Getting Managers and Engineers Out of Each Other's Hair

As a manager, you’ve heard a lot about the benefits of self-organizing teams, but you’re not sure where to start, and you suspect self-organization may lead to chaos.

You could just take a leap of faith, set self-organization as a goal and then look for ways to achieve self-organization. But there is another way.

We’ll cover self-organization from the bottom up using concrete examples of twelve widely adopted Agile practices:

  • user stories
  • story points
  • product owner
  • product backlog
  • standup meetings
  • whole teams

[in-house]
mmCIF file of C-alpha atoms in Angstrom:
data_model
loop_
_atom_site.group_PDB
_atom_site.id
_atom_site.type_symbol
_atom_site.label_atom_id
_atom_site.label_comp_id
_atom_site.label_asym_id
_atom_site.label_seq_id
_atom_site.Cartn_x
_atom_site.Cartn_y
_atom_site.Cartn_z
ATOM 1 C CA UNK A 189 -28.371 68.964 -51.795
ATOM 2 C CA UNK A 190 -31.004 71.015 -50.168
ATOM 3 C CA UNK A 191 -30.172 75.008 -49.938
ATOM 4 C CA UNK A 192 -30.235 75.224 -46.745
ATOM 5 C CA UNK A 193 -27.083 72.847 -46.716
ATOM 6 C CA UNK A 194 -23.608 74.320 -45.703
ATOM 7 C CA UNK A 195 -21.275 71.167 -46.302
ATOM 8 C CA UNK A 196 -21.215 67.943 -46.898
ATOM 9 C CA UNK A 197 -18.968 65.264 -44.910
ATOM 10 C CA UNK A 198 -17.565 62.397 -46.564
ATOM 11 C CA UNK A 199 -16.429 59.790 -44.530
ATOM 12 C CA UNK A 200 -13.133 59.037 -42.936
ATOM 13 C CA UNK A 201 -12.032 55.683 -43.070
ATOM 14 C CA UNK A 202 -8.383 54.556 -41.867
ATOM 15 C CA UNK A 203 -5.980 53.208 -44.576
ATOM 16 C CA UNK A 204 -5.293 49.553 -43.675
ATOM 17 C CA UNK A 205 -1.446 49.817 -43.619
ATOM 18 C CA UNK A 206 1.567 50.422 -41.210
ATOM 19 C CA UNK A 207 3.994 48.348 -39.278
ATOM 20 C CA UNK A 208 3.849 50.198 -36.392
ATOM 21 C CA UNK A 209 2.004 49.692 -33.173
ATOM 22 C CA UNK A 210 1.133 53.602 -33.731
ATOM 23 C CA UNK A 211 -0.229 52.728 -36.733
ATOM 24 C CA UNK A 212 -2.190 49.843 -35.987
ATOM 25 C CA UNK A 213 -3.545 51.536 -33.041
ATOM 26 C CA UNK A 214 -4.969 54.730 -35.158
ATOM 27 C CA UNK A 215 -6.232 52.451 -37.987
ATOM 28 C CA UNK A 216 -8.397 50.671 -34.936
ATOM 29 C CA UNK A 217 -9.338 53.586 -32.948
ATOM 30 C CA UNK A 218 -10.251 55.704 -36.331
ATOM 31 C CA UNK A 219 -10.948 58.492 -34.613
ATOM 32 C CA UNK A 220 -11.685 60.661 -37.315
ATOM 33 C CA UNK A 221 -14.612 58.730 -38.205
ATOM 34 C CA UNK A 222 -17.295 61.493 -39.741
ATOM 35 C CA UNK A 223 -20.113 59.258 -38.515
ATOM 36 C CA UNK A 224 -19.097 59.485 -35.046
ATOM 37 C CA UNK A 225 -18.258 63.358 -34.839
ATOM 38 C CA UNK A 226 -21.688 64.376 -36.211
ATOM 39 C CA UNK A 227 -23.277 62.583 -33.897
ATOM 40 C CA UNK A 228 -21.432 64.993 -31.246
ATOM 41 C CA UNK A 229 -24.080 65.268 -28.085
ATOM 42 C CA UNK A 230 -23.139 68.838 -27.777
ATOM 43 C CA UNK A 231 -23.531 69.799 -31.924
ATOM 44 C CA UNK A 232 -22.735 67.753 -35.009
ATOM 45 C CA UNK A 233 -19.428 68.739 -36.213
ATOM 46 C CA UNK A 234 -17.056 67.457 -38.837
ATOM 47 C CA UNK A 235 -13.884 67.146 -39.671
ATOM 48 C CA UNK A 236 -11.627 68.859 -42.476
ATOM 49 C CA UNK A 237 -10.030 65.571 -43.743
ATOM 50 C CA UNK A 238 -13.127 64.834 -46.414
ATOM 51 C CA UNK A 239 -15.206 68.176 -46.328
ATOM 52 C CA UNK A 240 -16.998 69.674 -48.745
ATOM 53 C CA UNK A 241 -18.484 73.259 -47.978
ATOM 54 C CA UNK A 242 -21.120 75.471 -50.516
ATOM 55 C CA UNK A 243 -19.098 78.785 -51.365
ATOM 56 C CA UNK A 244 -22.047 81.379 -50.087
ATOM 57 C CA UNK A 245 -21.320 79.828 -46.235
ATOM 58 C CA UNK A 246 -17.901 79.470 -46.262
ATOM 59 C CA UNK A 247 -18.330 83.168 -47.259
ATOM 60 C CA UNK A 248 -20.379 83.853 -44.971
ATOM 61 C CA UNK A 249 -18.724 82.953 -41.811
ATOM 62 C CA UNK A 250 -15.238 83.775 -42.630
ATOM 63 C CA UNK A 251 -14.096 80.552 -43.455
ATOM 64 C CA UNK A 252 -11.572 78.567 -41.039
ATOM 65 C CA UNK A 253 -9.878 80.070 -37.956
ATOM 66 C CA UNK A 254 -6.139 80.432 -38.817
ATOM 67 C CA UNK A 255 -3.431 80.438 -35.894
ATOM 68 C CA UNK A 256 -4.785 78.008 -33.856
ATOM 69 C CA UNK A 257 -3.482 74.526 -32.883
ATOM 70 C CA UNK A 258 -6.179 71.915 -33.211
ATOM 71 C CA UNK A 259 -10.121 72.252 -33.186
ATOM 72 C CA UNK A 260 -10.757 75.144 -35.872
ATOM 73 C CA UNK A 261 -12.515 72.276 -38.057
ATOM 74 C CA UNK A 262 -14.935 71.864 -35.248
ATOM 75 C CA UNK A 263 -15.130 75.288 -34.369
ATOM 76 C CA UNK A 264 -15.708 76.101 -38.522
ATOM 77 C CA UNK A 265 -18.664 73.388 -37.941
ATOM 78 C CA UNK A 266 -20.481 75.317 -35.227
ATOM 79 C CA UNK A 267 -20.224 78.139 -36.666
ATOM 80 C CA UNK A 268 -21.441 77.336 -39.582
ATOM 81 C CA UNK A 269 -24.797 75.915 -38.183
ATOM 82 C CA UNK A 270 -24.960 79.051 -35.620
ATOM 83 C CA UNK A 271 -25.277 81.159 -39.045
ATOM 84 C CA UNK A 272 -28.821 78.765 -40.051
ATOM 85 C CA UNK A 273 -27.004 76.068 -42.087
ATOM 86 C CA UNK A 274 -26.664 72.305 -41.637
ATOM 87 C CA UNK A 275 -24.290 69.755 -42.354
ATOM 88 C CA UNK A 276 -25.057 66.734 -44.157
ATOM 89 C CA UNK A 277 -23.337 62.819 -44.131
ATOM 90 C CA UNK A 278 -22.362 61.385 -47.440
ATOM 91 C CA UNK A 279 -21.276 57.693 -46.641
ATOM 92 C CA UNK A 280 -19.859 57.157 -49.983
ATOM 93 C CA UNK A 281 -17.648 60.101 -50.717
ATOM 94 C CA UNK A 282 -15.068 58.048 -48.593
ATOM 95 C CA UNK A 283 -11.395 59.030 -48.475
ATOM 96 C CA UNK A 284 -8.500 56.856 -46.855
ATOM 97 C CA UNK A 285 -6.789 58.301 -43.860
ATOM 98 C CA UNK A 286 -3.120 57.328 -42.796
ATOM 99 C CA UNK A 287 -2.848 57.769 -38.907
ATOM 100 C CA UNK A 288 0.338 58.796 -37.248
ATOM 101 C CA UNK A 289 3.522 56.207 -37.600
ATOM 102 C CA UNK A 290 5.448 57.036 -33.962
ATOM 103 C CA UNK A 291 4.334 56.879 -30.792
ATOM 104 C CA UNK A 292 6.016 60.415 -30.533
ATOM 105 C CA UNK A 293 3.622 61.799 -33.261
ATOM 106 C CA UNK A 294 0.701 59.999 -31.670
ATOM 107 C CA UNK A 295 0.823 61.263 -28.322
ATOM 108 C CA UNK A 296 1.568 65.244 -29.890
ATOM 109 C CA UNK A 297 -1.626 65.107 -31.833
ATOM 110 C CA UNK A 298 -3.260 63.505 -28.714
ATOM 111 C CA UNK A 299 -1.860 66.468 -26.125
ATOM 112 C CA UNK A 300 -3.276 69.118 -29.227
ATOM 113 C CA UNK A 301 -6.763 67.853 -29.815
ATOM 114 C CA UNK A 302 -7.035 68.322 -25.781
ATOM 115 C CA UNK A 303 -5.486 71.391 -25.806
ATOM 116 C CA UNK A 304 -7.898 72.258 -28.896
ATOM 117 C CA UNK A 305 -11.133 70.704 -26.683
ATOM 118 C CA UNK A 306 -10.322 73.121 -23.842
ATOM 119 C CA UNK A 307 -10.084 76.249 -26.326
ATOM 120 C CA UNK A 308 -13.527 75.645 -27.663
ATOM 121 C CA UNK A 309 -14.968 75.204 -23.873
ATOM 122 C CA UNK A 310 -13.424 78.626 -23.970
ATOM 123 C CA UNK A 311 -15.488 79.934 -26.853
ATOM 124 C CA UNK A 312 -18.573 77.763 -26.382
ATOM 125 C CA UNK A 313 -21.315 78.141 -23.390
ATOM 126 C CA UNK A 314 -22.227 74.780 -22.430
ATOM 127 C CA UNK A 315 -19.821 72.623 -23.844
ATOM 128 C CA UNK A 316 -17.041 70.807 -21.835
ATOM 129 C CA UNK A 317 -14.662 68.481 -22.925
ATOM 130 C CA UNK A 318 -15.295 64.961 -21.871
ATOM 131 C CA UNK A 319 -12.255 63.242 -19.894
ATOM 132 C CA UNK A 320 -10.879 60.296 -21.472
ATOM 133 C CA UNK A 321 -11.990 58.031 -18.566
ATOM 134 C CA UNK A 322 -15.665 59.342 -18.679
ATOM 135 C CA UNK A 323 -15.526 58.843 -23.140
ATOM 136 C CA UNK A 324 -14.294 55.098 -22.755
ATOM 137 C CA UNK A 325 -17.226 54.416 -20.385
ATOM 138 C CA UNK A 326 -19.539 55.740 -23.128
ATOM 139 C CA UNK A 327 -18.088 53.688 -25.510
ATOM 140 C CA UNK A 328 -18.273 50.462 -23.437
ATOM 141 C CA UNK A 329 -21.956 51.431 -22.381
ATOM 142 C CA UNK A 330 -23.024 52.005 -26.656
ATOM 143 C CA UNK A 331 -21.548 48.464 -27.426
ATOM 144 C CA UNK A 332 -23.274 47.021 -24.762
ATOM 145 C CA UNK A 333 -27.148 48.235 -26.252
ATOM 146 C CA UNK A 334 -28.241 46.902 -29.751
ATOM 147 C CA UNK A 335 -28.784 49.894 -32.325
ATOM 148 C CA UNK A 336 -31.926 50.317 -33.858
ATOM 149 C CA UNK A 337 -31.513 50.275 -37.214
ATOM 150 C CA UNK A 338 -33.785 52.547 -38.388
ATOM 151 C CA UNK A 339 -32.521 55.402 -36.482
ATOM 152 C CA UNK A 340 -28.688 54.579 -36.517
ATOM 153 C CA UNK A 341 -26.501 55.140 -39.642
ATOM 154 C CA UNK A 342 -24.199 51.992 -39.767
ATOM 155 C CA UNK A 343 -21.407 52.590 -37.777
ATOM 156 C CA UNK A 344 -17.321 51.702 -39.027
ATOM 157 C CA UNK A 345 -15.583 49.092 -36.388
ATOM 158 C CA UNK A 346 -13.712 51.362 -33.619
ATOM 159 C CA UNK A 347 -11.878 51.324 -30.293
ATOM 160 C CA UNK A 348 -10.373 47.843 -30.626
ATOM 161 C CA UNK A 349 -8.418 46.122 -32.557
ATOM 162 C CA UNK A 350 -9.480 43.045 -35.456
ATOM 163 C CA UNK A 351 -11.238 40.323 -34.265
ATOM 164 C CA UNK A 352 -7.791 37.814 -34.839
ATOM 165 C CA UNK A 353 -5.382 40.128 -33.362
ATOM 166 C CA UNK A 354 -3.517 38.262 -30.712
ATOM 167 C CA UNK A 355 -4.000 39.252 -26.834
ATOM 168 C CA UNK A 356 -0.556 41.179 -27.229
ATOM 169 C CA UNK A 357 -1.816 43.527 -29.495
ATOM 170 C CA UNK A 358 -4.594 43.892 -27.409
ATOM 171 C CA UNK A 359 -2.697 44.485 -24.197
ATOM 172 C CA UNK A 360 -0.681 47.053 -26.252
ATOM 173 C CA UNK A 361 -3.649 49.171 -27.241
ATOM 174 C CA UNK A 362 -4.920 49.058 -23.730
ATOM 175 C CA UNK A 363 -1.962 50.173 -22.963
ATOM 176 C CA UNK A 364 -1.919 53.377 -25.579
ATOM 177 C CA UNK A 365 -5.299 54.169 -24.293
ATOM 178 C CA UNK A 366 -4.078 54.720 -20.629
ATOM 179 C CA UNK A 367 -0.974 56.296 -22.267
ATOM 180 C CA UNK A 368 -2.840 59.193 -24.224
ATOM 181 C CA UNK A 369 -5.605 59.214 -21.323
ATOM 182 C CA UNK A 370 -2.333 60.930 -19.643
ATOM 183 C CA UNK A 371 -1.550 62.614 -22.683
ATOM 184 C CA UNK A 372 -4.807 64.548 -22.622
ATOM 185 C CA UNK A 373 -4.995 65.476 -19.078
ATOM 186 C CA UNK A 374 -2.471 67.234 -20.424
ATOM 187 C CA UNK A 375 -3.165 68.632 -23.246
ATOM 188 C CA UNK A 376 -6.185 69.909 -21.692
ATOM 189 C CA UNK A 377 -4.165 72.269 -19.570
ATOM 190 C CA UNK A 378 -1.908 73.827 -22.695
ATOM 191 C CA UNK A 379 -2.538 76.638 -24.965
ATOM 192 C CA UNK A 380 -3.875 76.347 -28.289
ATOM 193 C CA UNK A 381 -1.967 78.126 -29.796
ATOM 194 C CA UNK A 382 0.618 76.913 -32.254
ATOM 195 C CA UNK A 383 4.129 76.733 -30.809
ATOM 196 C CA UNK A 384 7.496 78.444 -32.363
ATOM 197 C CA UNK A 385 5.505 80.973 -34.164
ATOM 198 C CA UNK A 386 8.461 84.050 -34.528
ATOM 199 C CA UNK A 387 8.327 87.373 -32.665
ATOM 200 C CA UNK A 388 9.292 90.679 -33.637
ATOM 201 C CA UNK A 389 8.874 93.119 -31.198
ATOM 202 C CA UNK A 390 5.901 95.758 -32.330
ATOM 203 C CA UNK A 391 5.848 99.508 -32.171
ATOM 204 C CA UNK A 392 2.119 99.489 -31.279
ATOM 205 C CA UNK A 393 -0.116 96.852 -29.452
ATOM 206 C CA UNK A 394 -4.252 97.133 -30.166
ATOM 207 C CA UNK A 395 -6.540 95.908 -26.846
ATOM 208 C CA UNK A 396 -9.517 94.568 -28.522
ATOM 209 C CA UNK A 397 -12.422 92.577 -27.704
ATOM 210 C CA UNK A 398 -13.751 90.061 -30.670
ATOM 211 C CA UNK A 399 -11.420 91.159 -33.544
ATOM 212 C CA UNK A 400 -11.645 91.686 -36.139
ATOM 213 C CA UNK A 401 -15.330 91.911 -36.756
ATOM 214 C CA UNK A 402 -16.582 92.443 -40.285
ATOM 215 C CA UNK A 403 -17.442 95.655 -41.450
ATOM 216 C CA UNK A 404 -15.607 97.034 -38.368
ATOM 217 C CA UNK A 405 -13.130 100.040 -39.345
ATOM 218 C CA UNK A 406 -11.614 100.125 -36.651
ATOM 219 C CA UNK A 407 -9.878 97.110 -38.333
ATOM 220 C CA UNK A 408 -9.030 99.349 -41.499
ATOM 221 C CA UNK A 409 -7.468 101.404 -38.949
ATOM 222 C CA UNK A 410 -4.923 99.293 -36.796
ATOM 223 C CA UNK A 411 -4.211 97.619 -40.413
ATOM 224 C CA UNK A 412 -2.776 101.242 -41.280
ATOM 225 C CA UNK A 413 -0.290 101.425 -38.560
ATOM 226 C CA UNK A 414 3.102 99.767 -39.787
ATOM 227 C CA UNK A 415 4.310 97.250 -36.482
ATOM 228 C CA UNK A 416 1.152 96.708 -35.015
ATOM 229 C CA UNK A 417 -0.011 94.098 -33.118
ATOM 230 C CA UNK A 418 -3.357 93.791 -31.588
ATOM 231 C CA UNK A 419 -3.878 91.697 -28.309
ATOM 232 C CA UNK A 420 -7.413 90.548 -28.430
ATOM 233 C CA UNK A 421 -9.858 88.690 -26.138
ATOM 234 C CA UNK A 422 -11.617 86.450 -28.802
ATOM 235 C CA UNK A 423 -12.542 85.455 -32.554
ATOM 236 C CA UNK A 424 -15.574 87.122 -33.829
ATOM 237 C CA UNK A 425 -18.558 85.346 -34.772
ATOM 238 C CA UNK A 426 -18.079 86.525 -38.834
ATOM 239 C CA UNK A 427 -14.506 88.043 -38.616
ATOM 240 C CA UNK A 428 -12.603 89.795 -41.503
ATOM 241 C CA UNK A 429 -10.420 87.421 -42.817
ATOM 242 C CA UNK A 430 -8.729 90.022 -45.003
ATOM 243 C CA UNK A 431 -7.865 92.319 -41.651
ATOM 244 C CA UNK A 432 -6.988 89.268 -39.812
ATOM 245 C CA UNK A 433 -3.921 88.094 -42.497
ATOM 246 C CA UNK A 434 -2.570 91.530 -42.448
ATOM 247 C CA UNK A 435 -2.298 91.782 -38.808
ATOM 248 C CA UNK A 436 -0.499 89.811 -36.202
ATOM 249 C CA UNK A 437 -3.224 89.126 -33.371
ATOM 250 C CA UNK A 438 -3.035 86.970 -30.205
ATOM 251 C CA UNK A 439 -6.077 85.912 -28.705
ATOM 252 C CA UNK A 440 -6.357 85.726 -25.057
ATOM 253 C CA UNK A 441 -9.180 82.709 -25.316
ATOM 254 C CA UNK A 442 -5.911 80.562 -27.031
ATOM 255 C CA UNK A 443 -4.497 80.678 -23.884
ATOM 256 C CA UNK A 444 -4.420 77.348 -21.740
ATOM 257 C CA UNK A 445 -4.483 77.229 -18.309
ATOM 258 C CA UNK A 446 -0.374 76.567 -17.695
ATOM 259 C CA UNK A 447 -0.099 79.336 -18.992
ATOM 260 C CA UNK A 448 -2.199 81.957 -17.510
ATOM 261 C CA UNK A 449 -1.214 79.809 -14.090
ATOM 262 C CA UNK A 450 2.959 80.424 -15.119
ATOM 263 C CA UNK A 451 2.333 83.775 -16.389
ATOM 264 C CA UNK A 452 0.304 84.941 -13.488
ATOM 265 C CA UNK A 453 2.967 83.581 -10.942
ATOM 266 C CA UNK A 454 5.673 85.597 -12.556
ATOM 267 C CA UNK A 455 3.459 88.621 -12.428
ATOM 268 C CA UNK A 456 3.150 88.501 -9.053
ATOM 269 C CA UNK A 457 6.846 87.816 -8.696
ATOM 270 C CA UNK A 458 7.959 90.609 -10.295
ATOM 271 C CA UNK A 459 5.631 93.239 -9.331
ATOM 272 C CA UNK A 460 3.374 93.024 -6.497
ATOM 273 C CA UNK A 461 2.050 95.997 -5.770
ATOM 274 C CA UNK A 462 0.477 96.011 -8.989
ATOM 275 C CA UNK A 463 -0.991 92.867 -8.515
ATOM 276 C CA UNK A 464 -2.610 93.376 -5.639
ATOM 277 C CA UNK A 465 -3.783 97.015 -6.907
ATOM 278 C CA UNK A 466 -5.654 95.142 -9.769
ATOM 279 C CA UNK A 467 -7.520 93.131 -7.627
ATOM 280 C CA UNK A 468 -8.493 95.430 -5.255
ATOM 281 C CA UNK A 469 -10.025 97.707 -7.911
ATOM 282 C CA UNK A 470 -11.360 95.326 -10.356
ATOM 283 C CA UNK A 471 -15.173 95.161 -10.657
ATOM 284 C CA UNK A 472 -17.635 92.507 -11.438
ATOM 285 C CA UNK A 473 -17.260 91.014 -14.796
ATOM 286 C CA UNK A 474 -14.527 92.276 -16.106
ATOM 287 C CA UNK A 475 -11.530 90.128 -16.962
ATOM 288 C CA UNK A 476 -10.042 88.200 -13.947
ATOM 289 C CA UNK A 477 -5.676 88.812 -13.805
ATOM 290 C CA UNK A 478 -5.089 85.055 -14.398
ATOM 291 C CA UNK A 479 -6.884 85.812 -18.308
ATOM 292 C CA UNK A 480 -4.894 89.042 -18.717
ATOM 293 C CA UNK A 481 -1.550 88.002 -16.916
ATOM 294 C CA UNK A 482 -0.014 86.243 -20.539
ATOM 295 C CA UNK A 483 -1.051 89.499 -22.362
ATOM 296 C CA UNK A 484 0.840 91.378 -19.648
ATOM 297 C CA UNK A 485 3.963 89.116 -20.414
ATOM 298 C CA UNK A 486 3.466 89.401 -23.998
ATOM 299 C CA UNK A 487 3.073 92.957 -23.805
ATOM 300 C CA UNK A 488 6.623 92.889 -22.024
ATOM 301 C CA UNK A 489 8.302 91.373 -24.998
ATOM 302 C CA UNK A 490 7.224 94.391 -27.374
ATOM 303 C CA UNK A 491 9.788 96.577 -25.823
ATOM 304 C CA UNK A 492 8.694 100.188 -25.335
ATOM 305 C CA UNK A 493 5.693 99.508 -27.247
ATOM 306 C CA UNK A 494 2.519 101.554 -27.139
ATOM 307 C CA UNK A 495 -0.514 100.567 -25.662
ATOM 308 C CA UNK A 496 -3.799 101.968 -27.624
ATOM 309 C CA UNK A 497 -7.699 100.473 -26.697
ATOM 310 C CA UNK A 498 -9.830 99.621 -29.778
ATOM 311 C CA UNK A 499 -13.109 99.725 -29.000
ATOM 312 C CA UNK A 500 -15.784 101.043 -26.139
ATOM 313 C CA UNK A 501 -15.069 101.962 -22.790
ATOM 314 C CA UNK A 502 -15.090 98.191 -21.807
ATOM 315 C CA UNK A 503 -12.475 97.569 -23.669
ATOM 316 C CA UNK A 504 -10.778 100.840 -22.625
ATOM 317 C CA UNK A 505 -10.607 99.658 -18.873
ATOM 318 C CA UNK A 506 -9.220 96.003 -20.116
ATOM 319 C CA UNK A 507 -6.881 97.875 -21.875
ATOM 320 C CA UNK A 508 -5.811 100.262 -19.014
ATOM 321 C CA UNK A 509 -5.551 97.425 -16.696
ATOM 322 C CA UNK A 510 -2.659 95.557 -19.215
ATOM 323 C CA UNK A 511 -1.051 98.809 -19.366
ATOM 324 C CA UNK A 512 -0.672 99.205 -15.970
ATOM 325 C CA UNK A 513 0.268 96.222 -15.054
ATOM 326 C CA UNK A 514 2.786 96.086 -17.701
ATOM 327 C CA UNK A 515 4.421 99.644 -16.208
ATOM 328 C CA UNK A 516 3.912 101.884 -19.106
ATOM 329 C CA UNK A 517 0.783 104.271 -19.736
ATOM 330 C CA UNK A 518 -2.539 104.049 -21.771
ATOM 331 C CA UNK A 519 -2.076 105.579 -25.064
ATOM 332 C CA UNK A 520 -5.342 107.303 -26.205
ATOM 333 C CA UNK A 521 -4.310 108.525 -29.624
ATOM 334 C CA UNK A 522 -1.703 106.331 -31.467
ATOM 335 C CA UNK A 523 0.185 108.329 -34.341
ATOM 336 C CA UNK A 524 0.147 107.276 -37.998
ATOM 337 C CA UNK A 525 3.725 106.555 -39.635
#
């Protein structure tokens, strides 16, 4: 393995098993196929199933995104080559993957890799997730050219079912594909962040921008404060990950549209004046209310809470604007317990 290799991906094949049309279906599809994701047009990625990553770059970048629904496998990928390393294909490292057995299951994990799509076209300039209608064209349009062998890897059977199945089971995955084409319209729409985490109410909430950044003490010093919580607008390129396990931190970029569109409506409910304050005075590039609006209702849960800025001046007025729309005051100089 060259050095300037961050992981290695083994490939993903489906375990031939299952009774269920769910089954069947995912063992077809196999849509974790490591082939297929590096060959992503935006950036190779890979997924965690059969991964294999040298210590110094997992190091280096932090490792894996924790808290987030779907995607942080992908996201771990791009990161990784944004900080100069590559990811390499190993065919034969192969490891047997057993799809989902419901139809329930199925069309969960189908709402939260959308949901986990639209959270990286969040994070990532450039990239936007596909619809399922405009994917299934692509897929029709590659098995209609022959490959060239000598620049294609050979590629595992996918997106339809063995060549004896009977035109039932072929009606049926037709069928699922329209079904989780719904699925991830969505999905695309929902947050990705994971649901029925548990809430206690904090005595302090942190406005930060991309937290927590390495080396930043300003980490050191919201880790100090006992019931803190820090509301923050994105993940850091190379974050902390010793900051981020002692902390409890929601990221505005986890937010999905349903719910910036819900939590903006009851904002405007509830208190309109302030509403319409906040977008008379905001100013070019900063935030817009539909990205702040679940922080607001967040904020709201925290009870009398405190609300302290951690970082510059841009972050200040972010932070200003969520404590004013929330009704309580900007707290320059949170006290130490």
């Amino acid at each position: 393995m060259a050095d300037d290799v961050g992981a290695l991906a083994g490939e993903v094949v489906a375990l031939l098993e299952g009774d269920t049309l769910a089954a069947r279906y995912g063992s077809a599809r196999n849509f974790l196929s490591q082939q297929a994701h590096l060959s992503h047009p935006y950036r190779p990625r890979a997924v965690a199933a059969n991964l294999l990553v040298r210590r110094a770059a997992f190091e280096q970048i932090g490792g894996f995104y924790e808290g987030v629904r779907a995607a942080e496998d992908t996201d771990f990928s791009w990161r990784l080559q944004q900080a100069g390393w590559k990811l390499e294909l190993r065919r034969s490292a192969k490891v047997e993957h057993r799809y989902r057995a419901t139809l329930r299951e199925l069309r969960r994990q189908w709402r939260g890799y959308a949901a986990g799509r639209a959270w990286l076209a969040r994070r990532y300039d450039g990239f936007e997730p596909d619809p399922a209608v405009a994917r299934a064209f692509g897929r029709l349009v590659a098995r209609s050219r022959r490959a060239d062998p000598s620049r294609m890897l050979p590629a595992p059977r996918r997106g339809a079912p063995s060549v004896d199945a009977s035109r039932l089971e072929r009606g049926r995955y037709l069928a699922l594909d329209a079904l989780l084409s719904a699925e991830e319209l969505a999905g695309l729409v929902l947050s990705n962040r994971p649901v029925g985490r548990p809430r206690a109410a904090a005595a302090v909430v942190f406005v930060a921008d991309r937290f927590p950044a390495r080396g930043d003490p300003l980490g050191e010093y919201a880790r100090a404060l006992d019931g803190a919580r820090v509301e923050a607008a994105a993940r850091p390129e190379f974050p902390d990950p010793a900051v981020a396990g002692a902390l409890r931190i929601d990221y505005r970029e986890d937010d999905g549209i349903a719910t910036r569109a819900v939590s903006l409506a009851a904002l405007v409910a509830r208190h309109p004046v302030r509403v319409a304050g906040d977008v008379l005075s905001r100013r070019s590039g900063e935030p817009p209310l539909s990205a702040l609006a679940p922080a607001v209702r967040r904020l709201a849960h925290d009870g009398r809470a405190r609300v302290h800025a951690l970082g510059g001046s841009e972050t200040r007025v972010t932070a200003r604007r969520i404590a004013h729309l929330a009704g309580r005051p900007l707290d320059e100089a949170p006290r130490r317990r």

• collocation
  • assignment and estimation of tasks by team members
  • short iterations
  • Scrum master
  • burn-up charts
  • and retrospectives

You’ll learn how each practice contributes to self-organization by reducing and/or redistributing traditional management activities.

These practices also help to reduce the temptation to get wrapped up in the details; provide a framework for delegation, communication and coordination; encourage team ownership, commitment and accountability; and create management artifacts that are appreciated by all.

The inevitable question that results from talking about self-organization is “what does a manager do in an Agile workplace?” We’ll wrap up with a group exercise that not only answers that question but also shows that Agile provides more leverage for managers to use the skills they already have.